The Role Of Food In Eczema

These natural remedies for eczema are particularly useful for troublesome, chronic eczema. Eczema occurs due to a hypersensitivity reaction in the skin, which results in patchy areas of redness, dryness and itching on the skin. The patches can manifest anywhere on the body, however, they are most often found on the face, between the knees and in the bends of the elbows. Eczema has a variety of different etiological factors. Your diet is one very important factor – a fact confirmed by the Canadian School of Natural Nutrition (CSNN).

Eczema And Dietary Intolerances

Eczema is now known to be a condition that mostly affects people who tend to be prone to allergies. With a lot of people who suffer from eczema, their condition is made far worse upon continual consumption of foods that their body is intolerant of. Many people have gone on to either reduce their symptoms or cure themselves of eczema by going through a period of abstinence from foods that have been shown to exacerbate the condition.

Foods To Avoid…

A process of elimination may include getting rid of from your diet, all foods that are commonly known to trigger eczema, or eliminating them one by one. The first approach though more difficult, will help you discover those trigger foods much more quickly. Common foods to eliminate include coffee, soya products, eggs, milk and wheat. After three weeks, you reintroduce one food item per day and monitor closely for a return or worsening of eczema symptoms. Should none occur, then that food is considered safe for consumption. Many eczema sufferers around the world have been completely free of symptoms after they have followed this process and eliminated only the foods that they have identified to trigger their specific case of eczema. Cow’s milk is especially bad when it comes to eczema, so be sure to keep a close eye on your eczema when you bring this back into your diet.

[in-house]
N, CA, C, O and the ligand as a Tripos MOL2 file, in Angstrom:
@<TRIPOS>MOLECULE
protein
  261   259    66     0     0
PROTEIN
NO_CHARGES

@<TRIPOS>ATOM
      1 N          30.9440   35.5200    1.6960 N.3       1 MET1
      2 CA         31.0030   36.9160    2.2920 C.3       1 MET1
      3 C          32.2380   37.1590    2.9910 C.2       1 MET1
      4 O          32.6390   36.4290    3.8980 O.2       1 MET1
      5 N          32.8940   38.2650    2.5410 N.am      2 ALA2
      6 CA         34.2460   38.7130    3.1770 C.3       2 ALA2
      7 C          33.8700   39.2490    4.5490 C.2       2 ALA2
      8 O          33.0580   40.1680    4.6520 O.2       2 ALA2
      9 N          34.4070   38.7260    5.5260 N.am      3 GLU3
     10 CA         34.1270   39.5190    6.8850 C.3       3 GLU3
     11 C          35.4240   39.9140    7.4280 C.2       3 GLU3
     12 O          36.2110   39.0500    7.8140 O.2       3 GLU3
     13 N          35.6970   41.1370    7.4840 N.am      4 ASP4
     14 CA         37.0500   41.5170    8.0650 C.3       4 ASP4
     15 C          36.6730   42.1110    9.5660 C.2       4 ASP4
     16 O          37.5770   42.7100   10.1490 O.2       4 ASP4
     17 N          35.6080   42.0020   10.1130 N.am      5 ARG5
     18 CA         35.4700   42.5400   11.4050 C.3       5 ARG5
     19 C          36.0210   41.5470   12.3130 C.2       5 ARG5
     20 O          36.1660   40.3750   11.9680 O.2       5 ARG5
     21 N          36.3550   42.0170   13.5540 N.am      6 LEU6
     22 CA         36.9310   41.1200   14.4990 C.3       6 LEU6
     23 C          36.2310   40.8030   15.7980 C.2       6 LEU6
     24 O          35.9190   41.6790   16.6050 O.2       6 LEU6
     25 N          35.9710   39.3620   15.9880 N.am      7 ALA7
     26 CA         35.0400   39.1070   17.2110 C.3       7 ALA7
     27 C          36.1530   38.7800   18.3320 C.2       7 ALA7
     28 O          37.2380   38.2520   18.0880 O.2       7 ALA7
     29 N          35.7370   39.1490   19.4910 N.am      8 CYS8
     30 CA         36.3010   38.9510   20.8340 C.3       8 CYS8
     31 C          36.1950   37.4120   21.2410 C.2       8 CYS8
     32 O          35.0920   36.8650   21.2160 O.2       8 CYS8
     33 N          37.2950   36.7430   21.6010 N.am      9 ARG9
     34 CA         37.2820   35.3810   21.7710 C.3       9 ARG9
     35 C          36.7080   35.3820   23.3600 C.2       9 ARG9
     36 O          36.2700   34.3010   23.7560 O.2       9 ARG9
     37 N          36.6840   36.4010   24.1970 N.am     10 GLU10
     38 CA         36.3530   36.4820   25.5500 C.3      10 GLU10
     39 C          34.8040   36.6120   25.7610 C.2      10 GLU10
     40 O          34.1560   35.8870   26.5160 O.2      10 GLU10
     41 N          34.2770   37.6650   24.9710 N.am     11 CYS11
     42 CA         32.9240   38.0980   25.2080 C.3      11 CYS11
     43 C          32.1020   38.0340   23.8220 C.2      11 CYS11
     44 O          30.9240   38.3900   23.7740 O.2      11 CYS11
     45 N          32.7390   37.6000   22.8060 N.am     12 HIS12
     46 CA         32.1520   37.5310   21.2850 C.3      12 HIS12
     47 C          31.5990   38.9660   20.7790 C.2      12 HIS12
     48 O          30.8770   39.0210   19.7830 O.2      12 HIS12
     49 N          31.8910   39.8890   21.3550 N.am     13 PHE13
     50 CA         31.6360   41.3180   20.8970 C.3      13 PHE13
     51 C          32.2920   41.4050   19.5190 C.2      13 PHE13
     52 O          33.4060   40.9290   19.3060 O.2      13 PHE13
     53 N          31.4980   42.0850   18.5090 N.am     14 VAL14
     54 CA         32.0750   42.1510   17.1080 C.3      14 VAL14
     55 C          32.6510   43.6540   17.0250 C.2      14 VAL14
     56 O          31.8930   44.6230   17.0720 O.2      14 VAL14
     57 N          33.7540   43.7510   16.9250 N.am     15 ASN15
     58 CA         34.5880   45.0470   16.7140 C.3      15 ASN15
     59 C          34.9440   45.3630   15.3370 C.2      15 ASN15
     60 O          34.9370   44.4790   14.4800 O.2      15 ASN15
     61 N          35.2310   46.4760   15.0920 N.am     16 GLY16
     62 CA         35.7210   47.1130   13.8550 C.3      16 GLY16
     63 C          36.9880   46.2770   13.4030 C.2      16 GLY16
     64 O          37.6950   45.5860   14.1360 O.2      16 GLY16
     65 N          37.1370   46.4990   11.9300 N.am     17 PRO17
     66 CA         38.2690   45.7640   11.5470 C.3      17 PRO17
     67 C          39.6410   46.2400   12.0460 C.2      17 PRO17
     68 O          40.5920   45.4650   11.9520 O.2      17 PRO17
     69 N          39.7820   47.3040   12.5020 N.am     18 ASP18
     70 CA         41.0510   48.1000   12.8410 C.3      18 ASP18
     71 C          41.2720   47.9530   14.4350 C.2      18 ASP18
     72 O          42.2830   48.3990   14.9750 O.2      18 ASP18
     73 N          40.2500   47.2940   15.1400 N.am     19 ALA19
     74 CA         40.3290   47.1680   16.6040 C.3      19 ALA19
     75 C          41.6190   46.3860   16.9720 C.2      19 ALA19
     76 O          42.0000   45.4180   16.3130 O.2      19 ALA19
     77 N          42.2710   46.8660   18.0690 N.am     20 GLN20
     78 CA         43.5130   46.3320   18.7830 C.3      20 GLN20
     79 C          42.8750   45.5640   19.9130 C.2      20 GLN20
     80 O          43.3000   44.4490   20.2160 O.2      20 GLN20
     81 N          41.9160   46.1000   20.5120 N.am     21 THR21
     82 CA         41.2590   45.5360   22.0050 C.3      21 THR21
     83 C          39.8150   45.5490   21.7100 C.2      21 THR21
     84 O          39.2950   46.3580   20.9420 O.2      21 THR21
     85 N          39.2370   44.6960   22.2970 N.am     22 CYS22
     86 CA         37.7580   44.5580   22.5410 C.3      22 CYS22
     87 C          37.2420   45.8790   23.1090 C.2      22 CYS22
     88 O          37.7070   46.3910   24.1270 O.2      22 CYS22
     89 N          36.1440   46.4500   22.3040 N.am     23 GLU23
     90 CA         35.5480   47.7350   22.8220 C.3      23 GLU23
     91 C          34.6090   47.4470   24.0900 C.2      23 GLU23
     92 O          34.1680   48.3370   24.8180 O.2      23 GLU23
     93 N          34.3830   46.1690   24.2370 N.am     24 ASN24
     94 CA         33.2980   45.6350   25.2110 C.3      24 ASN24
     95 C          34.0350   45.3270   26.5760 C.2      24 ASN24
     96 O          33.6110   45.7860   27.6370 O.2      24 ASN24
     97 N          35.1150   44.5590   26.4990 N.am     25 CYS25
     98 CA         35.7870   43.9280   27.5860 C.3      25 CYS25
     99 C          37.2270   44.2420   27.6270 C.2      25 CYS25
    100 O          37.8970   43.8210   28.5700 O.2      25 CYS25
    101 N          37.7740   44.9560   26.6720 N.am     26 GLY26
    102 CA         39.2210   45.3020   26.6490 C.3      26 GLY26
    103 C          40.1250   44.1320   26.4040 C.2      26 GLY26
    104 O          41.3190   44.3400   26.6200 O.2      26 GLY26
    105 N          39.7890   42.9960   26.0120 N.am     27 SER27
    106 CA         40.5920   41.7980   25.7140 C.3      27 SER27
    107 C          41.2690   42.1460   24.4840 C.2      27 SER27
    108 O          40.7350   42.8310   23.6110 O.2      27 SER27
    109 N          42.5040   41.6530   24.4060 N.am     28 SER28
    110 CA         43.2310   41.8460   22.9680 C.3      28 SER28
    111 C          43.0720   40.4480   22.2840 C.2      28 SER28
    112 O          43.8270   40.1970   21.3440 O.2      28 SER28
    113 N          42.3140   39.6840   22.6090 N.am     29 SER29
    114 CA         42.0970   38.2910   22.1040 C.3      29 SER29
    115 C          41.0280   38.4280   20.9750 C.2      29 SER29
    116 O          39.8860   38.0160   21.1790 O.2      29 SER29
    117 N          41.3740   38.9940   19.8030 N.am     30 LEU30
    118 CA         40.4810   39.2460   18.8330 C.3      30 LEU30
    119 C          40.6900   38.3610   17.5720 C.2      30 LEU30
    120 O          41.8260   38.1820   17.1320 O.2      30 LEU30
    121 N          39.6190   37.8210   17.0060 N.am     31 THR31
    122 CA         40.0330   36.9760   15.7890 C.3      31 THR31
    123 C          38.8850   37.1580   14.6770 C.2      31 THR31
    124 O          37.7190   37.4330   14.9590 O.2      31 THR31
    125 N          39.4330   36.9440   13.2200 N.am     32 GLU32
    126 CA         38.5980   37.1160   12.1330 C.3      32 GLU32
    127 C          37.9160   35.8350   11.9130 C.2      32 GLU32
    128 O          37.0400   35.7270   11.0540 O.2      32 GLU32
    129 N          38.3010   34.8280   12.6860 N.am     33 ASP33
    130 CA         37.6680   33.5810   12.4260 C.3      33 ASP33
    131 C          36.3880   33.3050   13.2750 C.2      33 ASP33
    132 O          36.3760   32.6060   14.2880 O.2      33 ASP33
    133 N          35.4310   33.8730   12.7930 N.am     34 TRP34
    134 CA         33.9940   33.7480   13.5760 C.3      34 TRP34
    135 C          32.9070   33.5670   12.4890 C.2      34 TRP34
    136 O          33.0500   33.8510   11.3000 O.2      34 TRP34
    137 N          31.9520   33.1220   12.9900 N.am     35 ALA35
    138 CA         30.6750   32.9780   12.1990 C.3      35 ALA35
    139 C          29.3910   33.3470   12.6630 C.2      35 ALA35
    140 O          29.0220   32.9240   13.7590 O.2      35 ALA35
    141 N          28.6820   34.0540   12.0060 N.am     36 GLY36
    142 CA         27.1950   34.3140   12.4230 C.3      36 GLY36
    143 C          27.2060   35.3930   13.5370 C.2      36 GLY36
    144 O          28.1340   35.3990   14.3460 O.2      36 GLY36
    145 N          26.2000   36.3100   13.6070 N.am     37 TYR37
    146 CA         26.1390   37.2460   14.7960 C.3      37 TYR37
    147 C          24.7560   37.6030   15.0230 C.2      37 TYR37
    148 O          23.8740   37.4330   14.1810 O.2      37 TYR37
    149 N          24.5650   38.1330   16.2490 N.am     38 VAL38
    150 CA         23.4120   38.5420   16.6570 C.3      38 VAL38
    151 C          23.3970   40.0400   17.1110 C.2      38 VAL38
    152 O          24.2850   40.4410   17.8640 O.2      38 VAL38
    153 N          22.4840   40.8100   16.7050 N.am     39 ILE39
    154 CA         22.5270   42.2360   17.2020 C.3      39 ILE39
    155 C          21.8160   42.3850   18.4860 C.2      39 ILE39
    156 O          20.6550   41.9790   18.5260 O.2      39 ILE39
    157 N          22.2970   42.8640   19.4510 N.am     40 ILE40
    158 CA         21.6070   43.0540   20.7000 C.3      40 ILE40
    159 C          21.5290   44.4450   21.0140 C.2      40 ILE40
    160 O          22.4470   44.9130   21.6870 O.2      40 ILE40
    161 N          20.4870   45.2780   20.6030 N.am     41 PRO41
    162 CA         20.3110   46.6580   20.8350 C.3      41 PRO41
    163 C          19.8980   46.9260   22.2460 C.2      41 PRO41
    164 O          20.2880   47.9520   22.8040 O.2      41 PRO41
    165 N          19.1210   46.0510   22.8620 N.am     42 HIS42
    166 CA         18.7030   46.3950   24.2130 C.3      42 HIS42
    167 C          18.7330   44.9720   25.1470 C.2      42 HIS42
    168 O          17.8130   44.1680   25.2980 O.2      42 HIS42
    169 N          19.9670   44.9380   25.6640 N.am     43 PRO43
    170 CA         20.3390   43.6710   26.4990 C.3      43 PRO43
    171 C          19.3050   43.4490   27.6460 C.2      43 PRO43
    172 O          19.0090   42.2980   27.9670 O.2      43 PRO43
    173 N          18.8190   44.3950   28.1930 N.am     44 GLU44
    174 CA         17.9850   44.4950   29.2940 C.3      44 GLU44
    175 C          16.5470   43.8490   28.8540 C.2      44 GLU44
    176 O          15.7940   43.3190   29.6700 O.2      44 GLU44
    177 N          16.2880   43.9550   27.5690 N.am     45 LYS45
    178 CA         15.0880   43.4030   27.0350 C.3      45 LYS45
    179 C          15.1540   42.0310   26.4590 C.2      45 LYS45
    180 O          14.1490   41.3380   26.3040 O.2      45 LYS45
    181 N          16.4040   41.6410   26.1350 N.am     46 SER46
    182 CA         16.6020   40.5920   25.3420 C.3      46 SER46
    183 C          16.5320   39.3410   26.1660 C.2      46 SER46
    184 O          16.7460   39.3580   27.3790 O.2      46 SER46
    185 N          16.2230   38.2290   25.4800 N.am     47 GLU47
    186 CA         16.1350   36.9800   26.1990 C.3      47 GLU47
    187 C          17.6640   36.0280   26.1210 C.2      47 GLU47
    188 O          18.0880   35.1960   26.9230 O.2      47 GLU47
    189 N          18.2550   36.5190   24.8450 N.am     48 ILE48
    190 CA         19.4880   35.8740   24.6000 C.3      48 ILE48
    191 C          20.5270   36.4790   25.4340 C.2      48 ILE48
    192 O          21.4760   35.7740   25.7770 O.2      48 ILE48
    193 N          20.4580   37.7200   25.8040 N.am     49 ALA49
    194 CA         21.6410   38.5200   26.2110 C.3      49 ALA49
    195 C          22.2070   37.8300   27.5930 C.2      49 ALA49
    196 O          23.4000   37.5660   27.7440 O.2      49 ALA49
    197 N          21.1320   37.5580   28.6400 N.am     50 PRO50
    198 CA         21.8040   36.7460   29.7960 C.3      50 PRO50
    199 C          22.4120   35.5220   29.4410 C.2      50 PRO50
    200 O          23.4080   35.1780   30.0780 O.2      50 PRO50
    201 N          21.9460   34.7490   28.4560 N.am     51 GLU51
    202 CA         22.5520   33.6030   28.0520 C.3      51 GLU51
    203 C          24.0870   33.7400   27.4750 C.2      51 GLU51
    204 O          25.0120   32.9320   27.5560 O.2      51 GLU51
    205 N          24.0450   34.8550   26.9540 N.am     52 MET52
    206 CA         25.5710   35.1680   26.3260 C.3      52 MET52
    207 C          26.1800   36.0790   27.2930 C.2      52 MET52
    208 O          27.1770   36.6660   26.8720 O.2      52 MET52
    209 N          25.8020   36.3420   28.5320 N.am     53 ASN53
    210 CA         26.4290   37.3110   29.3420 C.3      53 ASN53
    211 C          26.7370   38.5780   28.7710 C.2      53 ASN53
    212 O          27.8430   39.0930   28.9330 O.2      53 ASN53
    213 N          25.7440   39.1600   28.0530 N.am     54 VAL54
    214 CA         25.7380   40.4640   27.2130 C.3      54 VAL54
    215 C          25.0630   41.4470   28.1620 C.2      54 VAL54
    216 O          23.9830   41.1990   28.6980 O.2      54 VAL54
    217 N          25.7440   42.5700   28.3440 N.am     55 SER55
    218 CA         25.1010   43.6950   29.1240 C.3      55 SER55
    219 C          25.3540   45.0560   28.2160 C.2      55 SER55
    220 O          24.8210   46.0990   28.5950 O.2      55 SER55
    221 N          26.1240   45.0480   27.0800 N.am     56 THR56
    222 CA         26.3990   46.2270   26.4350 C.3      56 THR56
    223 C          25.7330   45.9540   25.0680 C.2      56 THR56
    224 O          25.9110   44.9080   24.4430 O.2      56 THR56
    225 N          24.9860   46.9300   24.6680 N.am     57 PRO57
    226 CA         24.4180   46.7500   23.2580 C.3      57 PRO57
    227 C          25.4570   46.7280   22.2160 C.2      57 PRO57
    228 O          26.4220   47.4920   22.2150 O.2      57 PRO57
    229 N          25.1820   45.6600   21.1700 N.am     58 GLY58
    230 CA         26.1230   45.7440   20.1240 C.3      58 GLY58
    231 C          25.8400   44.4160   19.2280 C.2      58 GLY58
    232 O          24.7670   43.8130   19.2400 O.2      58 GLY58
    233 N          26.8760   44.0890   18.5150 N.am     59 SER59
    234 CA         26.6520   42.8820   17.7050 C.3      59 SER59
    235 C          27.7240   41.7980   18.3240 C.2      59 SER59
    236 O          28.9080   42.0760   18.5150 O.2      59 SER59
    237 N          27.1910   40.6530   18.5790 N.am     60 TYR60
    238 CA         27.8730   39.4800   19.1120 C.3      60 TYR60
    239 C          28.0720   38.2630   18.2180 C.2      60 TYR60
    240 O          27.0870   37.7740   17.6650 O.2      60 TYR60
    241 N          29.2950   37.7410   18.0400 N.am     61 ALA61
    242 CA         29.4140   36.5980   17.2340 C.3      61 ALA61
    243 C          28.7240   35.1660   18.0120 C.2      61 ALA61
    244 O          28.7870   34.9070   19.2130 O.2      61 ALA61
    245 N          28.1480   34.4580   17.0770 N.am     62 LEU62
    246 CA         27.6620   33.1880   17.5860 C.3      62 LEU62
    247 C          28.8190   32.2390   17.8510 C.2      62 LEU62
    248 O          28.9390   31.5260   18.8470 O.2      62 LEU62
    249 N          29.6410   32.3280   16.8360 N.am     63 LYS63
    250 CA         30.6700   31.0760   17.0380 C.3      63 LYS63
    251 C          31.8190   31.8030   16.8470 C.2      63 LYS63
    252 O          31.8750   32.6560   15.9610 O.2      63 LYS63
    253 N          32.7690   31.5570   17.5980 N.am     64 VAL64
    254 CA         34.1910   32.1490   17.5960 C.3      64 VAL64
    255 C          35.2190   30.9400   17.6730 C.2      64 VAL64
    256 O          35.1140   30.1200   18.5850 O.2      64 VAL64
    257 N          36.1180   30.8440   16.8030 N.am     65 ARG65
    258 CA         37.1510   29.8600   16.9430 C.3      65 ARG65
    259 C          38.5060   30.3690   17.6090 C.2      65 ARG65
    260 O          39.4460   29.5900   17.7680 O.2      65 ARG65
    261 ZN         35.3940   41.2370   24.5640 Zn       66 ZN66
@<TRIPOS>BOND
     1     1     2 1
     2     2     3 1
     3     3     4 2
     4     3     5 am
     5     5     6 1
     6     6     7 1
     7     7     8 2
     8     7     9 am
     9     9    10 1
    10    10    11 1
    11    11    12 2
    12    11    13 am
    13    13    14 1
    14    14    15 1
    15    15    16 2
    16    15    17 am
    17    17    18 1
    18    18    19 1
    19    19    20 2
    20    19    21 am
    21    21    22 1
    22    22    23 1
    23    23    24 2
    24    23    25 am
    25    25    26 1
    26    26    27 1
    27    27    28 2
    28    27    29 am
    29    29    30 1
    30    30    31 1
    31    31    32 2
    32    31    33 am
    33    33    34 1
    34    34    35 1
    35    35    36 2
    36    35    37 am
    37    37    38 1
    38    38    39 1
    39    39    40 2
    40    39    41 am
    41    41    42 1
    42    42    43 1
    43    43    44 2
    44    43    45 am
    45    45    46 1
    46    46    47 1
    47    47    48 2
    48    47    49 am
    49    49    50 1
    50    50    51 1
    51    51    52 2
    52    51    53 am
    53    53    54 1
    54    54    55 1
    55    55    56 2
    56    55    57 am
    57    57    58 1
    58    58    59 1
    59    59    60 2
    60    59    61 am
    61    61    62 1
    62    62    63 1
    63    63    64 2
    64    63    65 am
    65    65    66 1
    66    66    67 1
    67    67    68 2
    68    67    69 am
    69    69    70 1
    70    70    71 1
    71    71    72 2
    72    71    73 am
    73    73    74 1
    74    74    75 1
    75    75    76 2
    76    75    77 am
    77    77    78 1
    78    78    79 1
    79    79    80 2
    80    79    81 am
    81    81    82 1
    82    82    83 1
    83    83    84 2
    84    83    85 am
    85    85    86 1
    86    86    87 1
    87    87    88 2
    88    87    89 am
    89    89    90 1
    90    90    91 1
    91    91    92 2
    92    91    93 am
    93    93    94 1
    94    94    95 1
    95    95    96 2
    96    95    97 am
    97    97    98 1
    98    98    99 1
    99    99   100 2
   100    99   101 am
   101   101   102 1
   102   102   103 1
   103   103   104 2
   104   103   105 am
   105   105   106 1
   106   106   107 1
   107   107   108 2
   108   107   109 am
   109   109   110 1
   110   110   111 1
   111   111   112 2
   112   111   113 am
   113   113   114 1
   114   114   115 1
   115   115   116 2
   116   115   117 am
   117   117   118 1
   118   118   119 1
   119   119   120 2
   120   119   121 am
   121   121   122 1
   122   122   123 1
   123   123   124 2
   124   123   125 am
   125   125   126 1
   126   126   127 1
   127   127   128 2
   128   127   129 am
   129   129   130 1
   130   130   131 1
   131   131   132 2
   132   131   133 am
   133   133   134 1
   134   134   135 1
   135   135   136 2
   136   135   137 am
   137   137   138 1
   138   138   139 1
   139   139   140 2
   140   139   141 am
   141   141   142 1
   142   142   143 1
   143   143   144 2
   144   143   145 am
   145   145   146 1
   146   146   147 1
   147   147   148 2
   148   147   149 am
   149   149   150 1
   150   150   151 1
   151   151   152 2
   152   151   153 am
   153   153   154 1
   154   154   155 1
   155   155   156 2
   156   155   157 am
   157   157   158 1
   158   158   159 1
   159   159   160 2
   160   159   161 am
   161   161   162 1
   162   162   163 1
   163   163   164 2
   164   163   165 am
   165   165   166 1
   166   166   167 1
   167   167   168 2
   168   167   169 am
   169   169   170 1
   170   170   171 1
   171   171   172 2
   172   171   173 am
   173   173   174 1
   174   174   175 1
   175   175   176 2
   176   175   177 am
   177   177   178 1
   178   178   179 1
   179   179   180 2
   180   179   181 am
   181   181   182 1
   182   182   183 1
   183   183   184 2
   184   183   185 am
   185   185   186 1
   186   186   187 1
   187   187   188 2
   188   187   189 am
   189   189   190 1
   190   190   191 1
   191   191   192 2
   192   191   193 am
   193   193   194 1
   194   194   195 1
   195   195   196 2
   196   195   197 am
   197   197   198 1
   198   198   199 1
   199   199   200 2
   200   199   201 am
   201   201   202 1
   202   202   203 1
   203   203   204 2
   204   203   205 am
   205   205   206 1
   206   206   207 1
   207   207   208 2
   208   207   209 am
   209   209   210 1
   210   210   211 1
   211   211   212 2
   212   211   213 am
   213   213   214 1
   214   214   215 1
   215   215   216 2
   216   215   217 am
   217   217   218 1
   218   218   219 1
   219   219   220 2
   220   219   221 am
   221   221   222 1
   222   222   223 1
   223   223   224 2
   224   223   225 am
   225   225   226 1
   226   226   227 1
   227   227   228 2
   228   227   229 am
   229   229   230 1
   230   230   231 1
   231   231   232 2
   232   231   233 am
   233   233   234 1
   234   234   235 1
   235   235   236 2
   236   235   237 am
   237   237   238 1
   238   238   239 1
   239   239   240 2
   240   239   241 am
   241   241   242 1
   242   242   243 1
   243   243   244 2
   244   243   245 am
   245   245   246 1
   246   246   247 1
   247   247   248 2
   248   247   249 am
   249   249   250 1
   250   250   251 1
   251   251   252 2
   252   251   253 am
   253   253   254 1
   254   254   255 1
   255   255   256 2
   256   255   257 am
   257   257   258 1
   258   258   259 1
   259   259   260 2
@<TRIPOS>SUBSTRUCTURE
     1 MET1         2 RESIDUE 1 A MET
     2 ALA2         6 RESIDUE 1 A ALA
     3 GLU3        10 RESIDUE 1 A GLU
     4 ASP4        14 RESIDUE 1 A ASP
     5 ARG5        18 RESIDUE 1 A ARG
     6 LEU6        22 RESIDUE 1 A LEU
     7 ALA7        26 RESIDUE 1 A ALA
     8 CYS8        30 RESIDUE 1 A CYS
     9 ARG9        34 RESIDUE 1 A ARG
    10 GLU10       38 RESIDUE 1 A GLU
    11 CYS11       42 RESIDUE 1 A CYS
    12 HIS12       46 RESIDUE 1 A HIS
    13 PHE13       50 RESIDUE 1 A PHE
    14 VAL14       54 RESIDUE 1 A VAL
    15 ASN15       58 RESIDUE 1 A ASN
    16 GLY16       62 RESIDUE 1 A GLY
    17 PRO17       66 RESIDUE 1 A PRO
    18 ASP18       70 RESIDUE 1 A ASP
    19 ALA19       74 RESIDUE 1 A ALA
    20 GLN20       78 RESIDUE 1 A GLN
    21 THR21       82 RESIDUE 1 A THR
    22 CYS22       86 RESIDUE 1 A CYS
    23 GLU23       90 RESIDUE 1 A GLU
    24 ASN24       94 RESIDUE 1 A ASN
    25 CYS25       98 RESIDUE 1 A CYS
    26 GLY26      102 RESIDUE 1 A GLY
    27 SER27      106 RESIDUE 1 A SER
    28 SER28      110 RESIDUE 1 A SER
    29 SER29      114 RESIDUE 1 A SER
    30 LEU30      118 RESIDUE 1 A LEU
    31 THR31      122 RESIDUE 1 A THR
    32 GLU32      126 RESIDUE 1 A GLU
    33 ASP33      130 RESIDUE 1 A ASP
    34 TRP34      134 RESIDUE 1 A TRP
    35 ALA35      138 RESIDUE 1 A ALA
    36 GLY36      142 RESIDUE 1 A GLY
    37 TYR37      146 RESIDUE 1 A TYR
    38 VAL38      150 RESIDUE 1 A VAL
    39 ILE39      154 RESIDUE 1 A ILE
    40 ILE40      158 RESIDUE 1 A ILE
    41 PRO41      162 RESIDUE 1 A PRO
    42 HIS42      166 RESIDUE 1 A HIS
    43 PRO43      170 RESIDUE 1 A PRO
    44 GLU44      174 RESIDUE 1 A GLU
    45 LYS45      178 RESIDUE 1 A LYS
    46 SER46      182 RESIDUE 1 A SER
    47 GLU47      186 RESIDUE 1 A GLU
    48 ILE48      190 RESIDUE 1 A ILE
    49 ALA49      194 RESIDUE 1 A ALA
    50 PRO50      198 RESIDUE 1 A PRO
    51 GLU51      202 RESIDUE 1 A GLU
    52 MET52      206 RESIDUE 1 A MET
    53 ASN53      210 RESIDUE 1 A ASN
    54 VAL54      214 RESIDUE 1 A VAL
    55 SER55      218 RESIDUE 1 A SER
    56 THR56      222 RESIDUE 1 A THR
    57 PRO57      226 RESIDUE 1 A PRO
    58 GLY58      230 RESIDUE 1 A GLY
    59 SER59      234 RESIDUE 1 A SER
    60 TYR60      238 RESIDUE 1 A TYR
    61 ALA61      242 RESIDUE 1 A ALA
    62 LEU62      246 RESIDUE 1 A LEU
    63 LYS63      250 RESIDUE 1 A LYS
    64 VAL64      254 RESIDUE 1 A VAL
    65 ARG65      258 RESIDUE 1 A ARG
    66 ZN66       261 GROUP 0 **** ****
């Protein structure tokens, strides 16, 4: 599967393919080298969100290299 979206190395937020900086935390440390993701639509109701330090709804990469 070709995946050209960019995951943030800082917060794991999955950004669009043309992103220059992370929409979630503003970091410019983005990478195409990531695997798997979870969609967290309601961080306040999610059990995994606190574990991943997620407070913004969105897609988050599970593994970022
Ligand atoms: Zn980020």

With Regards To How to Treat Eczema By Eating Differently

One of the reasons why eczema is becoming more and more common over time, is that we are consuming more and more meats in our diet. Studies have found that increased meat consumption results in more inflammation in the body. Meat and poultry should therefore only be consumed once or twice per week, or in some cases, not at all. Though shellfish should be avoided, fish that are rich in omega 3 fatty acids are well known to improve eczema symptoms. In fact the University of Maryland Medical Center recommends that you consume fatty fish regularly if you suffer from eczema. Fish with high levels of omega 3 include trout, tuna, salmon, cod and mackerel. Generally switching to a vegetarian diet that is also free from processed carbohydrates like white rice, white flour and white pasta, will help tremendously in your efforts to take control of your eczema.

B Carotene and Vitamin A

A number of well-documented scientific studies have looked at the role of vitamin A and beta carotene in both controlling and eliminating the symptoms of eczema. They have both been shown to help people be eczema free for far longer and far more effectively than if these two nutrients were lacking in one’s diet. CSNN advises eating foods daily that are rich in these nutrients, including egg yolks, liver, carrots, squash, pumpkin, apricots, peaches, dandelion greens, spinach and kale.

Fibers

Finally, fiber is important to promote regular bowel elimination. A high fiber intake helps to modulate the immune system by helping to maintain the intestinal mucosal barrier. To increase your fiber consumption, it is important to eat lots of fresh fruits and vegetables, leaving the peel intact where possible. Peeling your apples, tangerines, grapes and potatoes may add pleasure to your diet, but it will vastly detract from the level of fiber in y our diet.

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